Marcus Garvey was born on the 17 August 1887 in St Ann’ Bay, Jamaica and passed away on the 10th June 1940. He was a publisher, journalist, entrepreneur and orator who was a staunch proponent of African Nationalism and Pan Africanism movements, to which end, he founded the Universal Negro Improvement Association and the African Communities League (UNIA-ACL) in 1914. He believed that such a name would embrace the purpose of all black humanity. The motto of UNIA-ACL was ‘One God! One Aim! One Destiny!’
He founded the Black Star Line, part of the Back-to-Africa movement, which prompted the return of the African Diaspora to their ancestral lands.
As a young man he was apprenticed to his godfather who operated a printery. He went to Kingston in 1906 to continue work as a professional printer and it was not long before he was elected Vice President of the Kingston Typographical Union. His uncompromising position on the rights of workers attracted attention and in 1910 he was elected Assistant Secretary of the National Club, Jamaica’s first nationalist political organization.
The Club published a newspaper, Our Own. It provided Garvey with his first experience in newspaper publishing and campaigning for a political candidate. He soon published a paper of his own, The Watchman. The paper was short-lived but he saw, with great clarity, how crucial and effective the media was to influencing his people and gaining power to alter their condition. The Negro World was a publication of UNIA and those with retentive memories will remember that Sowetan’s forerunner was called The Bantu World which goes to show Garvey’s influence in South Africa’s political landscape.
Garvey went to the US in 1916 and toured thirty-eight states on a lecture tour. He eventually decided to lay down roots in Harlem and began to build a mass organization that embraced Africans all over the world. He developed a coherent and cohesive ideology around “Africa for the Africans: Those at Home and Abroad”. It became an organizing instrument for attracting millions. There had never been a mass movement more capable of unifying dispersed Africans.
The US government sent Garvey to jail on trumped-up charges. He was sentenced to five years but served less than three. His sentence was commuted by then US President Coolidge and he was deported from the US on 2 December 1927.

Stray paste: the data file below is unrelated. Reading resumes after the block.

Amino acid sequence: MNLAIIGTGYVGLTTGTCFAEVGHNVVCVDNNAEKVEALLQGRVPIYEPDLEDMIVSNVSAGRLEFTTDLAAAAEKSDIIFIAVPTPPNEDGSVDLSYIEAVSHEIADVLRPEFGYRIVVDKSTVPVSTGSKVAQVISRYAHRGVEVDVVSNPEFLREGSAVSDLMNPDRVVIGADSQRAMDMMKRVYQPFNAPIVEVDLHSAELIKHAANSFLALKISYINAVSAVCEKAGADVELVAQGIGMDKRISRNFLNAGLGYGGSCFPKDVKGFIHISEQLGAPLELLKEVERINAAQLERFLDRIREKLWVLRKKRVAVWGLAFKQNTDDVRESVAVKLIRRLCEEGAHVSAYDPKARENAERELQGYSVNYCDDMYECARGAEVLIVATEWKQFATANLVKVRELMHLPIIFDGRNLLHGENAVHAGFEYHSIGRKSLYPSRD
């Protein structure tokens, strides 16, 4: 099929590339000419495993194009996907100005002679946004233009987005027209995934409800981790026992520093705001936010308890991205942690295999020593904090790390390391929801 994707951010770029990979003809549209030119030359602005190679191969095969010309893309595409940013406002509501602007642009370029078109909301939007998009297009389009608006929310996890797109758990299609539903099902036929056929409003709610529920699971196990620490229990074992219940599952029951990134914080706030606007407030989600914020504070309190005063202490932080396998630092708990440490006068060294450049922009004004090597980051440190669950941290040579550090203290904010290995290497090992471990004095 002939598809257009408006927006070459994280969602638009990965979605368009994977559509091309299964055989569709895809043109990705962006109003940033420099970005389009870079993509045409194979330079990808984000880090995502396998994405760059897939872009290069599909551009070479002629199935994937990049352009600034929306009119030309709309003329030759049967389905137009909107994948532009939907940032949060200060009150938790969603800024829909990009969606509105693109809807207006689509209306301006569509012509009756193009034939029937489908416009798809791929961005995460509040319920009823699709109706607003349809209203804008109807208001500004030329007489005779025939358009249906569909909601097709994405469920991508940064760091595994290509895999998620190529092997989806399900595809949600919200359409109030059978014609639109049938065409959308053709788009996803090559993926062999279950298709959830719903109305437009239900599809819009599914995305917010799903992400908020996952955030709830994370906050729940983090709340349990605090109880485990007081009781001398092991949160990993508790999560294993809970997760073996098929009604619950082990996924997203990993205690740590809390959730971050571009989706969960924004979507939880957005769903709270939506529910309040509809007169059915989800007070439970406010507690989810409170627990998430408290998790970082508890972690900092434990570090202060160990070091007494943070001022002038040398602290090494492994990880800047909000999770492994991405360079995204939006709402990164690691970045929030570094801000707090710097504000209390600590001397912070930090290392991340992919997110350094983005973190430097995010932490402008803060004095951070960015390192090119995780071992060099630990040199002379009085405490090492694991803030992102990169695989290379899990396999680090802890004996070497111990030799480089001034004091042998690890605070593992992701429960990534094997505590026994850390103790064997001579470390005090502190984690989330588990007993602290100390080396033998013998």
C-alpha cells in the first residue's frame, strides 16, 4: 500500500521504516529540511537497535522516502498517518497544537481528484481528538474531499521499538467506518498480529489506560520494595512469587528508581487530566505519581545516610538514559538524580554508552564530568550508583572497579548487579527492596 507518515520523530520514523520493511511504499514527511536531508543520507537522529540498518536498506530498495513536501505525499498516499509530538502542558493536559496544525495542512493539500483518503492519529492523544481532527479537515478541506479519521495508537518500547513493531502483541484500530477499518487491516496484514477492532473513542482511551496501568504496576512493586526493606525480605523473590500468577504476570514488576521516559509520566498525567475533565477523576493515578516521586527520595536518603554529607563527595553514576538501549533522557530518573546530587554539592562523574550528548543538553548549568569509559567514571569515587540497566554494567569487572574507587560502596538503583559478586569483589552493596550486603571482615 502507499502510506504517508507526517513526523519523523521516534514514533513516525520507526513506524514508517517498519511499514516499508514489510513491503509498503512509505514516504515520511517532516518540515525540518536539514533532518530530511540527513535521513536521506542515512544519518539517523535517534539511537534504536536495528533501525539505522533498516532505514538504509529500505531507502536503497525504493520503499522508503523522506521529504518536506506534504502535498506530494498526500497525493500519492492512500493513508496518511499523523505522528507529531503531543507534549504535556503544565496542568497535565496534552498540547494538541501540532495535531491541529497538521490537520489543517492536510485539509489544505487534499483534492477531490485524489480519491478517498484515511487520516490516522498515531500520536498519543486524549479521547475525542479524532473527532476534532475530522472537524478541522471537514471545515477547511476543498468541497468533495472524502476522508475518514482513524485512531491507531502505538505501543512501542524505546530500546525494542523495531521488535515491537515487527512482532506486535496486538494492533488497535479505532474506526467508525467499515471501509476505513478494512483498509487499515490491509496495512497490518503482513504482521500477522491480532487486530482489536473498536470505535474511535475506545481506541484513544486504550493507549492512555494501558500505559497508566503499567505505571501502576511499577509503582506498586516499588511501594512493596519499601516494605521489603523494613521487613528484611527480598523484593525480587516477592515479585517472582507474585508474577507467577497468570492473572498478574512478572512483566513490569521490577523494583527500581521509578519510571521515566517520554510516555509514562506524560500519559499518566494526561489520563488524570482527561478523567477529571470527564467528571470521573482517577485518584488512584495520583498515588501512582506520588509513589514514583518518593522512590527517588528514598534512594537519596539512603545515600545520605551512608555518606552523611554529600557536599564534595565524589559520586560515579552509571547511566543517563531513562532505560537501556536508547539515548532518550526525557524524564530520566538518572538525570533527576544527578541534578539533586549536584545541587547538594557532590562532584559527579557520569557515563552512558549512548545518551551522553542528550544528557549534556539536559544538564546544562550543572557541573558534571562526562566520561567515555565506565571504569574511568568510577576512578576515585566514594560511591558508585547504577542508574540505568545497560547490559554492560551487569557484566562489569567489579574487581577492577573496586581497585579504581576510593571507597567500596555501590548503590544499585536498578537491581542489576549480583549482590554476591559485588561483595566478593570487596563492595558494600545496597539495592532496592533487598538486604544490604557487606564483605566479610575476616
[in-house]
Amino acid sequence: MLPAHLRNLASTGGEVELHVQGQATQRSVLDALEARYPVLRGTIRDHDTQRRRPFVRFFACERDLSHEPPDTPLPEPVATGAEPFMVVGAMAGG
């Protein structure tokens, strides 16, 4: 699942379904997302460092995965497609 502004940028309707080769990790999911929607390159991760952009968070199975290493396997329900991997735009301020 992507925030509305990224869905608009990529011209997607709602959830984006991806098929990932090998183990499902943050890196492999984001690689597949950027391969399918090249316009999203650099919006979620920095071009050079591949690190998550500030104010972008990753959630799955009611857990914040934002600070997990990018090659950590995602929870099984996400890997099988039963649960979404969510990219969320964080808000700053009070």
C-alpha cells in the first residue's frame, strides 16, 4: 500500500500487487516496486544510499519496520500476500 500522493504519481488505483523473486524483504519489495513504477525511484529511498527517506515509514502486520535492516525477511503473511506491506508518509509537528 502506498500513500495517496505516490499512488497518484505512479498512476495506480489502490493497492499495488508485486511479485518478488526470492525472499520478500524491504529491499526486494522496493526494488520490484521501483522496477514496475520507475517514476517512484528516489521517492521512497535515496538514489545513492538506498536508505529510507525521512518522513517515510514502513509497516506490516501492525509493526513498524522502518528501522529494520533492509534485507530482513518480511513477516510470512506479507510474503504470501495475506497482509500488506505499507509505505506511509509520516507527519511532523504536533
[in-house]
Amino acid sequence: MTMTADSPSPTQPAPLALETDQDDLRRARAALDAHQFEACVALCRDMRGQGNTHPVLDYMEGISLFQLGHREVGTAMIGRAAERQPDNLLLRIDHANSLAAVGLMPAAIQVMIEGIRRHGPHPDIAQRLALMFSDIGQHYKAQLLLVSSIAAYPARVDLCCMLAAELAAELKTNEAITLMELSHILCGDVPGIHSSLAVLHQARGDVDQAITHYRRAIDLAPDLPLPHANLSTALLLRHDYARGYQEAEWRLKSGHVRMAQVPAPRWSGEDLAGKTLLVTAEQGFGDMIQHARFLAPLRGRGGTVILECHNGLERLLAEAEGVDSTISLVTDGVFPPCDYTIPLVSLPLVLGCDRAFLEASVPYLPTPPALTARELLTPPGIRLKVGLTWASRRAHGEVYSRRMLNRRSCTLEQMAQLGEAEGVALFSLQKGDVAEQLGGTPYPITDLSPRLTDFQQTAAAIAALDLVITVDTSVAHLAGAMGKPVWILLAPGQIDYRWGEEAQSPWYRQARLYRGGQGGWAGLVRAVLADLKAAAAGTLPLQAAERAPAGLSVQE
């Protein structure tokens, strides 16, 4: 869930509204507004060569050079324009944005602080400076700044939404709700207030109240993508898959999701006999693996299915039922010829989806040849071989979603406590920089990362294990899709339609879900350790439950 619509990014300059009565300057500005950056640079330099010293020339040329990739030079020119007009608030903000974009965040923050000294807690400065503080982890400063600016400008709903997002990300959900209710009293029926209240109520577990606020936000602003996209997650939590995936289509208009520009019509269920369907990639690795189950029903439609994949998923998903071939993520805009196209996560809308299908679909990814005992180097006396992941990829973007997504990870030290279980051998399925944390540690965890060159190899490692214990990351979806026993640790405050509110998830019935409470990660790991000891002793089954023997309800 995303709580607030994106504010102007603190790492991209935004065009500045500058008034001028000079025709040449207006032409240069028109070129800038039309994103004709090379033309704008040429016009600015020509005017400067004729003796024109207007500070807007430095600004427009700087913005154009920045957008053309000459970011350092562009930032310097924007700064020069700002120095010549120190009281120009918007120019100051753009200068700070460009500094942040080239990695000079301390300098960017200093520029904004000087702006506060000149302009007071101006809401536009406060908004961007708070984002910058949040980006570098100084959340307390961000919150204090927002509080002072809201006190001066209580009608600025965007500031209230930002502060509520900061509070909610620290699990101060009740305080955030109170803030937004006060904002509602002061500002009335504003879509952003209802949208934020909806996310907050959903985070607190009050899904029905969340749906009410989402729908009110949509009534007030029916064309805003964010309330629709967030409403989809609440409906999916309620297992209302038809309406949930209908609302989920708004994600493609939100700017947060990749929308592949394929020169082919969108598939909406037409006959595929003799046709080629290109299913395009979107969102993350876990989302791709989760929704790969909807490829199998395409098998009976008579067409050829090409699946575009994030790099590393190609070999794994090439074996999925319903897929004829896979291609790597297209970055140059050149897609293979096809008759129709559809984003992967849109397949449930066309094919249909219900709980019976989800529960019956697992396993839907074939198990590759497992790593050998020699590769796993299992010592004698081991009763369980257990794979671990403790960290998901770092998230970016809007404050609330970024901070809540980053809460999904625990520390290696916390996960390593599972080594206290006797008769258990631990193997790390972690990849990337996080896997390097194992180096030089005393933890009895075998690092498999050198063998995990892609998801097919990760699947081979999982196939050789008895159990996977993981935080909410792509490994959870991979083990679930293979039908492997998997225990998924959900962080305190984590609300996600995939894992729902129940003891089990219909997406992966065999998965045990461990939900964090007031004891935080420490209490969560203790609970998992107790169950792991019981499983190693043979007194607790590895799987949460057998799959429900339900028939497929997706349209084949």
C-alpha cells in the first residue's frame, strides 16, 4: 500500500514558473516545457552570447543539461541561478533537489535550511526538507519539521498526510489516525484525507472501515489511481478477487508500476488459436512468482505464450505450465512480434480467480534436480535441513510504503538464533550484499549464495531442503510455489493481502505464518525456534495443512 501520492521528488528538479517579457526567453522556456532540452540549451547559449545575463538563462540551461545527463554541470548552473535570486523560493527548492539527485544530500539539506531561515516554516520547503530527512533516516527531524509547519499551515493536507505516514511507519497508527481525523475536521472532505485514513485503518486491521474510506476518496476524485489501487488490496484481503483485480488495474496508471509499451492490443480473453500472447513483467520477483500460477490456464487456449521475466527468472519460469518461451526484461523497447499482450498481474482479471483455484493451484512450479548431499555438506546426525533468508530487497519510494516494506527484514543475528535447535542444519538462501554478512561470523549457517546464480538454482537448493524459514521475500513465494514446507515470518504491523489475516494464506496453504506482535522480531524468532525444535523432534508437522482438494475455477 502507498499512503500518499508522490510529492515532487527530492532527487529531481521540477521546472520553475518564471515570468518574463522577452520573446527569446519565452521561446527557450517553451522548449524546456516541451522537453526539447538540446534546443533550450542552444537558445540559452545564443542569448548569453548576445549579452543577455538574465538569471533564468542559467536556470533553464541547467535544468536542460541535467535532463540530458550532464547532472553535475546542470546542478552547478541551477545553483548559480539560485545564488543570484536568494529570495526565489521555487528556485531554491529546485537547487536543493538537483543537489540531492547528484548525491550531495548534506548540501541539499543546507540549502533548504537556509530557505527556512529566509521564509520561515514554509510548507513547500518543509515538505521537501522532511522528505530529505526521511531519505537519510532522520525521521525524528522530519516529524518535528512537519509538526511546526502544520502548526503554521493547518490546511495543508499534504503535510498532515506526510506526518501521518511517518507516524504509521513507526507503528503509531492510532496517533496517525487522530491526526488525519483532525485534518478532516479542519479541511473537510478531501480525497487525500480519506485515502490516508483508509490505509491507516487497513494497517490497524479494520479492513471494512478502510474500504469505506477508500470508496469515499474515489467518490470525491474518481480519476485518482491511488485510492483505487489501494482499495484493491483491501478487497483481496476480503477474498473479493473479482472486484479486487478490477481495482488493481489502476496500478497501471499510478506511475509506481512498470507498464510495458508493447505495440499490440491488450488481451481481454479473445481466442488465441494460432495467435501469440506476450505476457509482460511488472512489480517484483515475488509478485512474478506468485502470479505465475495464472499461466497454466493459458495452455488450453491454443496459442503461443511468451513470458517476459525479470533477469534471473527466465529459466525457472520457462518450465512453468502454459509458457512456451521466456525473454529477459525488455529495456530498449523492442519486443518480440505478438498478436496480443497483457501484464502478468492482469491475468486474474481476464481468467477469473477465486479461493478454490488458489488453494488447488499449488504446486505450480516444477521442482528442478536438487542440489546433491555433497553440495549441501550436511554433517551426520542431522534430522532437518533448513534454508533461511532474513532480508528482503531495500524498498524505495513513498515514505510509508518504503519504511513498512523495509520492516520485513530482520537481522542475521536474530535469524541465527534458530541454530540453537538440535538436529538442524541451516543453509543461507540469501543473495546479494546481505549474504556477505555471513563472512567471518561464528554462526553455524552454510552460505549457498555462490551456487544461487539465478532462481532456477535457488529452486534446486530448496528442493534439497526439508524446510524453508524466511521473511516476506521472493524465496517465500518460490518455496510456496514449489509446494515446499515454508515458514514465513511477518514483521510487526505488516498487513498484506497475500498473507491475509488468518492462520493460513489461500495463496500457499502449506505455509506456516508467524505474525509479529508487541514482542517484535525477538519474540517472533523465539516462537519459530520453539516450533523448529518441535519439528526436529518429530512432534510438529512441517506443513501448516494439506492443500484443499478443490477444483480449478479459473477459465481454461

Garvey was influenced by leaders such as Pan Africanist pioneers Dr Edward Wilmot Blyden who authored the book Christianity, Islam and the Negro Race, J.E. Casely-Hayford, Duse Mohammed Ali and Booker T. Washington among others. He also in turn influenced many leaders like Nmandi Azikiwe, Kwame Nkrumah, Jomo Kenyatta, Robert Sobukwe and others. He hosted the first Secretary of the ANC Sol Tshekisho Plaatje in the early 1920’s. The colours of the flag of the ANC were copied from the Garveyite movement and were adopted in the 1920’s. However, the ANC excluded the red colour.
Garvey emphasised self-reliance and racial pride. We who lived in Botswana during the time of its first President, Sir Seretse Khama remember vividly how he emphasized on key development principles one of which was self-reliance.
On the other, in his book Long Walk to Freedom, Nelson Mandela describes Garvey as an extremist because he preached the gospel of racial pride. He also labels the Black Consciousness Movement and Pan Africanist Congress of Azania as immature for the same reason because he failed to grasp the dehumanising treatment of chattel slavery to which people of African descent were subjected. He also sold us out by secretly negotiating with representatives of the Apartheid government and their imperialist sponsors for a bad economic deal for the African people. Yet we are expected to celebrate his birthday every July. That’s asking for too much. It is the birthday of Marcus Garvey that must be celebrated every year on the 17 August.
By Sam Ditshego